5 stars

El libro esta muy bien me encanto la historia el final bueno me dejo un sabor de boca un tanto curioso pero estuvo bien es una aventura en la cual vi al final que realmente las personas que te quieren son un elemento que contribuye a hacerte unico y que cosas como los AA si existieran me gustaria que pudieran integrarse mas en nuestra sociedad creo que seria un gran avance

-

3 stars

Read this mostly as a bedtime read, which it was good for - pretty easy and not too creepy (although slightly unsettling at times). It nodded to a few things that piqued my interest (AI, eco-sabotage, transhumanism?) But didn't really flesh out any of them, they were mostly just a vibe/backdrop for the story of the characters, which was fine. Ive really enjoyed some books that explore human-robot interactions - marge piercey's body of glass comes to mind - but this didn't quite do it for me in terms of making my brain stretch around those questions of how we relate to machines. Which I don't think was the point of the book, I think the point was to build the world up from the perceptions of the narrator (an android) and that part was done quite well.

Overall a totally fine read and well-written but just didn't scratch anything …

Review of 'Klara y el sol' on 'Goodreads'

4 stars

¿Cómo definir Klara y el Sol?
Quizá sea una novela de anticipación.
Ishiguro ha logrado aquí, en mi humilde opinión, la perfección en la sencillez.
Narra un panorama inquietante pero lo hace bellamente, porque lo narra desde la luminosa mirada de Klara, una "niñoide" (creo que he inventado una palabra) del tamaño de un hobbit y el pelo a lo bob, dotada de una verdadera inteligencia artificial programada para ser sensible y amable compañera de juegos de una niña, una de lo que sería la "clase media" del futuro cercano.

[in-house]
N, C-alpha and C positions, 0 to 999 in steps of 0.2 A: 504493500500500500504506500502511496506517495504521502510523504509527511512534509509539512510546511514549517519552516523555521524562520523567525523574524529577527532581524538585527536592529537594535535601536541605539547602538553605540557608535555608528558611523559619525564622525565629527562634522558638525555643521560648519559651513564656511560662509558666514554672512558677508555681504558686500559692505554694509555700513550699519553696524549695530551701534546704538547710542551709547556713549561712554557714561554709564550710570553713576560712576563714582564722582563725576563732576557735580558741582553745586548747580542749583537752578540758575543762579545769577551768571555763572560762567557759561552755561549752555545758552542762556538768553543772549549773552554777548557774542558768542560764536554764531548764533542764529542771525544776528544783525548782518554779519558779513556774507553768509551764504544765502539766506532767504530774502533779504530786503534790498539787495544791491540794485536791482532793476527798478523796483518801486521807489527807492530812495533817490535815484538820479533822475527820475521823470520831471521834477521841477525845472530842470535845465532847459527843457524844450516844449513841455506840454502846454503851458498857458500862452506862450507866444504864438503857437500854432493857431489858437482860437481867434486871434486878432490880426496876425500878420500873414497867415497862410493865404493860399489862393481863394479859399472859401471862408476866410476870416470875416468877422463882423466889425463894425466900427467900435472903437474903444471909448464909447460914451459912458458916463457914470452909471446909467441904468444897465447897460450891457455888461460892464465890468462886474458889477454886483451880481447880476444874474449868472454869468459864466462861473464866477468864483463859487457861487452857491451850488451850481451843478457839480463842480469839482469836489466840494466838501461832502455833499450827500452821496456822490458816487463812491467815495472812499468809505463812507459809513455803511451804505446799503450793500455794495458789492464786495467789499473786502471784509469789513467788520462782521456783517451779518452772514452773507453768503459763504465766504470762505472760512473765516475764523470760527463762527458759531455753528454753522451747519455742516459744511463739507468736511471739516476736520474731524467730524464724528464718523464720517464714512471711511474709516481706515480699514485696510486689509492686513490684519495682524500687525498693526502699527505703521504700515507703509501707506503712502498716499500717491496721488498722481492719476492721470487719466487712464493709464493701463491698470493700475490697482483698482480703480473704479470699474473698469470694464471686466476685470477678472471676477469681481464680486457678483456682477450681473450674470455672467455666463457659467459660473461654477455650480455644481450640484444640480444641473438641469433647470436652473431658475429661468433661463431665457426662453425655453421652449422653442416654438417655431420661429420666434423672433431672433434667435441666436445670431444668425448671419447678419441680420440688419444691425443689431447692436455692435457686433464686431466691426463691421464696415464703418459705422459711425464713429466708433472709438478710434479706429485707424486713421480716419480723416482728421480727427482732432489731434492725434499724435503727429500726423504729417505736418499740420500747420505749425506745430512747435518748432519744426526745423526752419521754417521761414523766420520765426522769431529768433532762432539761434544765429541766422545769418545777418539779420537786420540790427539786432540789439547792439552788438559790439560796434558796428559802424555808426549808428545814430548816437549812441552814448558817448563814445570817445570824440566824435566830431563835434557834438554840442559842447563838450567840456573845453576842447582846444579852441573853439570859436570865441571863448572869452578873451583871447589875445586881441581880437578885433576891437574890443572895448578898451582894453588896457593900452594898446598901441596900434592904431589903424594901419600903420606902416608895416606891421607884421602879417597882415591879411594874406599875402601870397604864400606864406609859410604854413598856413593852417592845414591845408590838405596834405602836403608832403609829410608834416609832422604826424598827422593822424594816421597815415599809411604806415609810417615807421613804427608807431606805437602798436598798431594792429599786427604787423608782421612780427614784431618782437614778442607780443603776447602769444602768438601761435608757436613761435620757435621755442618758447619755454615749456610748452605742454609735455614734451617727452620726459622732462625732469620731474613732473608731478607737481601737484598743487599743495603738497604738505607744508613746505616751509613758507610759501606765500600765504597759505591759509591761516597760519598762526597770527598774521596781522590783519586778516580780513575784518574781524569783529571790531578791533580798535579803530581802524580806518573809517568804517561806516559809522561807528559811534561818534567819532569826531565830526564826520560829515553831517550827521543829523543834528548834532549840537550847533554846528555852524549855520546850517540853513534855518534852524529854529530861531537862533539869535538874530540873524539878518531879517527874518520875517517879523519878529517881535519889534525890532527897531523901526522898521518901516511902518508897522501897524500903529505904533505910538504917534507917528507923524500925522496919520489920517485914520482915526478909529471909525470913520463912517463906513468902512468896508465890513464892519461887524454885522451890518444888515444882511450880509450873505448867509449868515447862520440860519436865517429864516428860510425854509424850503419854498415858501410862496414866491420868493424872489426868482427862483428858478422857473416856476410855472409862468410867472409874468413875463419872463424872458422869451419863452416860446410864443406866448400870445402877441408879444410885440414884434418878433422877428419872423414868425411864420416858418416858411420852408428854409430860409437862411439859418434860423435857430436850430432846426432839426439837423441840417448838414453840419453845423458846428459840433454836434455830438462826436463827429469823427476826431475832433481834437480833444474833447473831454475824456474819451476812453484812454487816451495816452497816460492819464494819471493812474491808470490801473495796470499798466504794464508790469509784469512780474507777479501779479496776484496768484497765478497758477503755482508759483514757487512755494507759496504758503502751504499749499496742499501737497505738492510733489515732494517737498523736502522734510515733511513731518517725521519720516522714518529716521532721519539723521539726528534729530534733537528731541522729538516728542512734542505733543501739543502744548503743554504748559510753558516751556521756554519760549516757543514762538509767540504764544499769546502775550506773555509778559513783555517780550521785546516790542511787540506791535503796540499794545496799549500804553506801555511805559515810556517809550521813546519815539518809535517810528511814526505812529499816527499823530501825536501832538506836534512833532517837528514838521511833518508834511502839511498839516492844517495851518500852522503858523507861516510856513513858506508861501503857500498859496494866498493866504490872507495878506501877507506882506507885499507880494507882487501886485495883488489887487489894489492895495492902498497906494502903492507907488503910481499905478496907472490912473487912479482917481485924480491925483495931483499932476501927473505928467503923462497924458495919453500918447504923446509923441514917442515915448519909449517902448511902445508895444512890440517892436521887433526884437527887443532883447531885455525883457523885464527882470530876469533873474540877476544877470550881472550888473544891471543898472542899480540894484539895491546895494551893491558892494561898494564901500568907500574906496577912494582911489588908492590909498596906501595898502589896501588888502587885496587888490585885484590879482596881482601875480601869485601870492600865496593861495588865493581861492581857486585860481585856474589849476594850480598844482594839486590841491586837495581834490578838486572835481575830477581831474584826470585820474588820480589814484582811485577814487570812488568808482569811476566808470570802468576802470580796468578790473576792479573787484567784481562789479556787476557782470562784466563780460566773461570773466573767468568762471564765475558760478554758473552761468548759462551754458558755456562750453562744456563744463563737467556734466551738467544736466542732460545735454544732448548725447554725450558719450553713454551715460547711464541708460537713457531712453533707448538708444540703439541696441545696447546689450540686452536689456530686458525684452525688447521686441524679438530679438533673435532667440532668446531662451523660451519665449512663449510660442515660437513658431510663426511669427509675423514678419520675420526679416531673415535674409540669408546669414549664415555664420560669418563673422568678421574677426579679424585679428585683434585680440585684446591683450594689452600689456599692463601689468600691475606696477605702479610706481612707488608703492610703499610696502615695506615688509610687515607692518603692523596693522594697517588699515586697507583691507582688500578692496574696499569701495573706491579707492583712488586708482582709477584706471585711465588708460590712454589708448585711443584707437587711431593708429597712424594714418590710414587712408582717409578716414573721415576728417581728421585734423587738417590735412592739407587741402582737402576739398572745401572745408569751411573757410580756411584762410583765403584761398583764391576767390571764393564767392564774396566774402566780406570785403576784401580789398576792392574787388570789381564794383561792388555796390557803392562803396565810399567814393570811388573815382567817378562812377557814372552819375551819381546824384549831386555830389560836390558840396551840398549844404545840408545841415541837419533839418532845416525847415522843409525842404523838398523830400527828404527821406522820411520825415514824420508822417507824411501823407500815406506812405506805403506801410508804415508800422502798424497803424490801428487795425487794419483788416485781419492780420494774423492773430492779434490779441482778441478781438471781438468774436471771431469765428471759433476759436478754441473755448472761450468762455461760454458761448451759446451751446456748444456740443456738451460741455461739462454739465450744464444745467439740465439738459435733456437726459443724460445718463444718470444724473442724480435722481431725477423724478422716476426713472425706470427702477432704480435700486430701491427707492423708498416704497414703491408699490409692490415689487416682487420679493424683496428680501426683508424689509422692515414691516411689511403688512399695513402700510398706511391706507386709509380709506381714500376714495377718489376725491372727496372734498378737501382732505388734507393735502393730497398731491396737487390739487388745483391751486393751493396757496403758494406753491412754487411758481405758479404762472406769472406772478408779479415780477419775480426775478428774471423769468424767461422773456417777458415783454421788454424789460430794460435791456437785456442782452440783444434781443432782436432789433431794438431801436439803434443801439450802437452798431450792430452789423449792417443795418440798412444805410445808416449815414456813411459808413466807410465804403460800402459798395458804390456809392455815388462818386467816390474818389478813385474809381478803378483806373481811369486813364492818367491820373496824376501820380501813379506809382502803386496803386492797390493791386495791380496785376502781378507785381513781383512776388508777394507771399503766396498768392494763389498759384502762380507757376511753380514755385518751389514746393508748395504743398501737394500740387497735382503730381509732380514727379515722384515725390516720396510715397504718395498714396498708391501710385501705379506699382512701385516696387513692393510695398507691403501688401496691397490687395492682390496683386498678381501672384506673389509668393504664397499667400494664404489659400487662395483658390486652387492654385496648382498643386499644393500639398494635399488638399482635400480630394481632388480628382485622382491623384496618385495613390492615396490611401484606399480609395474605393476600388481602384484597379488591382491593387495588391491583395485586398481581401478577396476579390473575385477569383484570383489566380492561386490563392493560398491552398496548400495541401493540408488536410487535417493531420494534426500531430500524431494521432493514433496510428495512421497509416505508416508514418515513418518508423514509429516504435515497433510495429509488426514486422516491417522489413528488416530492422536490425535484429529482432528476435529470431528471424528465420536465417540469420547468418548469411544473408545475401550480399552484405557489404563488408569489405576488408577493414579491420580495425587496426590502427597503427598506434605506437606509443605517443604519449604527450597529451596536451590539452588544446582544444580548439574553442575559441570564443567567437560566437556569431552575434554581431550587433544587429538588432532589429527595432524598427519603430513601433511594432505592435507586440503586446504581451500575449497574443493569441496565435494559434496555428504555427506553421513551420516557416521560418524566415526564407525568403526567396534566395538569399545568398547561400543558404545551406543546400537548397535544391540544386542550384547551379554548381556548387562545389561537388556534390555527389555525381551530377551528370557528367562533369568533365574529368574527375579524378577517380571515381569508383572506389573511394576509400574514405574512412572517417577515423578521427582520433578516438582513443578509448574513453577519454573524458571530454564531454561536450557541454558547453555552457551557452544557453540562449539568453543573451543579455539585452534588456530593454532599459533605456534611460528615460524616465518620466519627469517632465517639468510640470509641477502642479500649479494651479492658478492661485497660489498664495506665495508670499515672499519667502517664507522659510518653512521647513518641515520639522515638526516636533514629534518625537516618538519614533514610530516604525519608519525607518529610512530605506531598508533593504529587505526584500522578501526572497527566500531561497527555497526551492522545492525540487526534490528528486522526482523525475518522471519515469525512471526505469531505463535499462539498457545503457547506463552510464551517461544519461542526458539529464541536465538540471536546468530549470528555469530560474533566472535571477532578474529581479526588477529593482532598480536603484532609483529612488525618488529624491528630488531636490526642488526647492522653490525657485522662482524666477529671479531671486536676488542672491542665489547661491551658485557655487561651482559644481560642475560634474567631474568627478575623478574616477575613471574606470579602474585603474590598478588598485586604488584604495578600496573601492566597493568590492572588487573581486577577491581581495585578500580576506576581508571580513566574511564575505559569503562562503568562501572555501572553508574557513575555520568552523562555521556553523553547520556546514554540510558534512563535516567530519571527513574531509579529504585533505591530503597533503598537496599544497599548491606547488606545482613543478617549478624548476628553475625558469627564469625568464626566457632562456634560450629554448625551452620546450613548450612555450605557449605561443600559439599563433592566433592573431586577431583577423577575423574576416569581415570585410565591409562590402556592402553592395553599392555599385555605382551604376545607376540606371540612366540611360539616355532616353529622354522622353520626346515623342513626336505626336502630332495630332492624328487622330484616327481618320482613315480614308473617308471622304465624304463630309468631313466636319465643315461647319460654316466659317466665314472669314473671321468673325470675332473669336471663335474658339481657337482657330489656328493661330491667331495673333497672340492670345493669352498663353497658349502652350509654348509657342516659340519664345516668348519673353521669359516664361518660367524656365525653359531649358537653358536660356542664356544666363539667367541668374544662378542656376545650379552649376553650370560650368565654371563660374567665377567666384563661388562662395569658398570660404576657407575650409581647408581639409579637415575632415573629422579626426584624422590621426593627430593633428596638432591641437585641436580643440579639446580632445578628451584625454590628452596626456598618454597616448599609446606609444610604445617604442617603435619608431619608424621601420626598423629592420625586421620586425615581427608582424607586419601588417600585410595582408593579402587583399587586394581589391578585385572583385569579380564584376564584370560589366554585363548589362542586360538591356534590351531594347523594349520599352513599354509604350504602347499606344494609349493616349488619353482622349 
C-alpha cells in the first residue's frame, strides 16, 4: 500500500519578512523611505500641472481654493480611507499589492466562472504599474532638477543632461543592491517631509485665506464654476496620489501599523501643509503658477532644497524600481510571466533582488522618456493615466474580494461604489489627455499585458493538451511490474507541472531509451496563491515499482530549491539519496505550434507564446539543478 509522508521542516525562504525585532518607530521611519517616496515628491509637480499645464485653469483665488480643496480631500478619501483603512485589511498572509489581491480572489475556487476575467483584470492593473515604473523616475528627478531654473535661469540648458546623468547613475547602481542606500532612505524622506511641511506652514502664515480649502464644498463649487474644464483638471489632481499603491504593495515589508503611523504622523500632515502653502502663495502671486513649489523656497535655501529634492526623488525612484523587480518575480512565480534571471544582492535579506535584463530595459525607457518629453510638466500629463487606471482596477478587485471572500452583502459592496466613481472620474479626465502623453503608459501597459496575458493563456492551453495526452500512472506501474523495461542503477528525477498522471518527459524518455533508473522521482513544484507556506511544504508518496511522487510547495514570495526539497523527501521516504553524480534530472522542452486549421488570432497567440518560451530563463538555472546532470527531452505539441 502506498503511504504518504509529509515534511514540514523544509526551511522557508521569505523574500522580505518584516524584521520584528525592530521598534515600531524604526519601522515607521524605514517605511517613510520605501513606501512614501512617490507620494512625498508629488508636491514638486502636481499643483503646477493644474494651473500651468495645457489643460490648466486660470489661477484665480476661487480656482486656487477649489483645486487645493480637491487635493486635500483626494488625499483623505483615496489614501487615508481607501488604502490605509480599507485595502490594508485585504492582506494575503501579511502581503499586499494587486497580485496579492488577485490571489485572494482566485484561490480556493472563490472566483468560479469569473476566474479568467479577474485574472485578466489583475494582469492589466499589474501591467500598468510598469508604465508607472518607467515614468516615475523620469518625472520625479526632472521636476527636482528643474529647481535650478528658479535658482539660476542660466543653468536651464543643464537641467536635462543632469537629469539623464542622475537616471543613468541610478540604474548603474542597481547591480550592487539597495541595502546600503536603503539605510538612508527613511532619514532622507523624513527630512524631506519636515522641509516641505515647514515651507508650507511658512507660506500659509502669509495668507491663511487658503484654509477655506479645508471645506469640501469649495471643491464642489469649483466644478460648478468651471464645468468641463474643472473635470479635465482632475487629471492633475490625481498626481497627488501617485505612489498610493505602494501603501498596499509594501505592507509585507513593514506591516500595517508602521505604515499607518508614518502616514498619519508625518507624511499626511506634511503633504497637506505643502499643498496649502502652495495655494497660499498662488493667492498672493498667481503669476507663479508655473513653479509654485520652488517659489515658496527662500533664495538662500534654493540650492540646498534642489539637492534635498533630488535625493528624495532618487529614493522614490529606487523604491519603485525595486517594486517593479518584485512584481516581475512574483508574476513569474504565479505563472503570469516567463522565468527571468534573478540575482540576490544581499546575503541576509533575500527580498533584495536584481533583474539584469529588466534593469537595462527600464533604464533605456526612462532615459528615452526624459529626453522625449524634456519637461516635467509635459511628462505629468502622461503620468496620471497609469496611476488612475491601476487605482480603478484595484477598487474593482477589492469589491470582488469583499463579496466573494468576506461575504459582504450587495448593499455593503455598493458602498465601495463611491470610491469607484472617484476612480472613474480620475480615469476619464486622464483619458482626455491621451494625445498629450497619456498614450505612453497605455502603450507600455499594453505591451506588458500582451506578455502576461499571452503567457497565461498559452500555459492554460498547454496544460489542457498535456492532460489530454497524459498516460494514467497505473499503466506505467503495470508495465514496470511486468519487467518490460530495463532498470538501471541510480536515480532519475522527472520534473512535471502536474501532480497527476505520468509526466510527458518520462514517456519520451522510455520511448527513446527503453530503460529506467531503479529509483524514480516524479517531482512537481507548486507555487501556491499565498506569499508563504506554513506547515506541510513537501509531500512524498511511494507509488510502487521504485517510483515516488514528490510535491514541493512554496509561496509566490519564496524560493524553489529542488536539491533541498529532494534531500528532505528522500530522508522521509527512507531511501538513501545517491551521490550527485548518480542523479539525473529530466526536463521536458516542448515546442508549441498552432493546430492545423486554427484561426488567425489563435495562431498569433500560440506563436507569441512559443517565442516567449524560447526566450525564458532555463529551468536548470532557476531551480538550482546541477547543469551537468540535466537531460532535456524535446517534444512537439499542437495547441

Inocente y amable, Klara nos muestra lo que ve y a través de sus ojos conocemos su mundo, uno vivo, humano y jodidamente posible. De alguna manera, la novela consigue ser realista, quizá porque incluye también lo maravilloso.
No os esperéis aventuras ni cosas espectaculares o grandilocuentes. Es entre sus líneas donde Ishiguro nos muestra el terror. Uno verdadero, cotidiano, …

Review of 'Klara and the Sun' on 'Goodreads'

3 stars

An introspective, meditative novel that sacrifices maybe a bit too much world building and exposition to provide instead reflections of reflections of the themes it actually wants to tackle when it comes to society and technology. I think I ultimately disagree with the points it's trying to make, but I can't really be sure what those points are, or if there's a degree of cowardice in never saying them out loud because they'd be revealed to be of the "old man yelling at cloud" variety. Regardless, I really enjoyed the protagonist, Klara really propels the book forward from beginning to end, and the plot has a nice cadence that kept the momentum going for me.

avatar for jhauge

rated it

4 stars
avatar for emily_rj

rated it

5 stars
avatar for smithclay

rated it

5 stars
avatar for Racketmensch

rated it

5 stars
avatar for simon

rated it

5 stars
avatar for BeachReader

rated it

3 stars
avatar for ScottSchlueter

rated it

4 stars
avatar for larcher

rated it

4 stars
avatar for judev

rated it

5 stars
avatar for annemarijn

rated it

3 stars
avatar for chadkoh

rated it

4 stars
avatar for Jaypeasea

rated it

5 stars
avatar for jelmervdl

rated it

4 stars

Subjects

  • Fiction
  • Robots
  • Artificial Intelligence
  • Dystopian
  • Science Fiction
  • Chronic Illness
  • Disability

Lists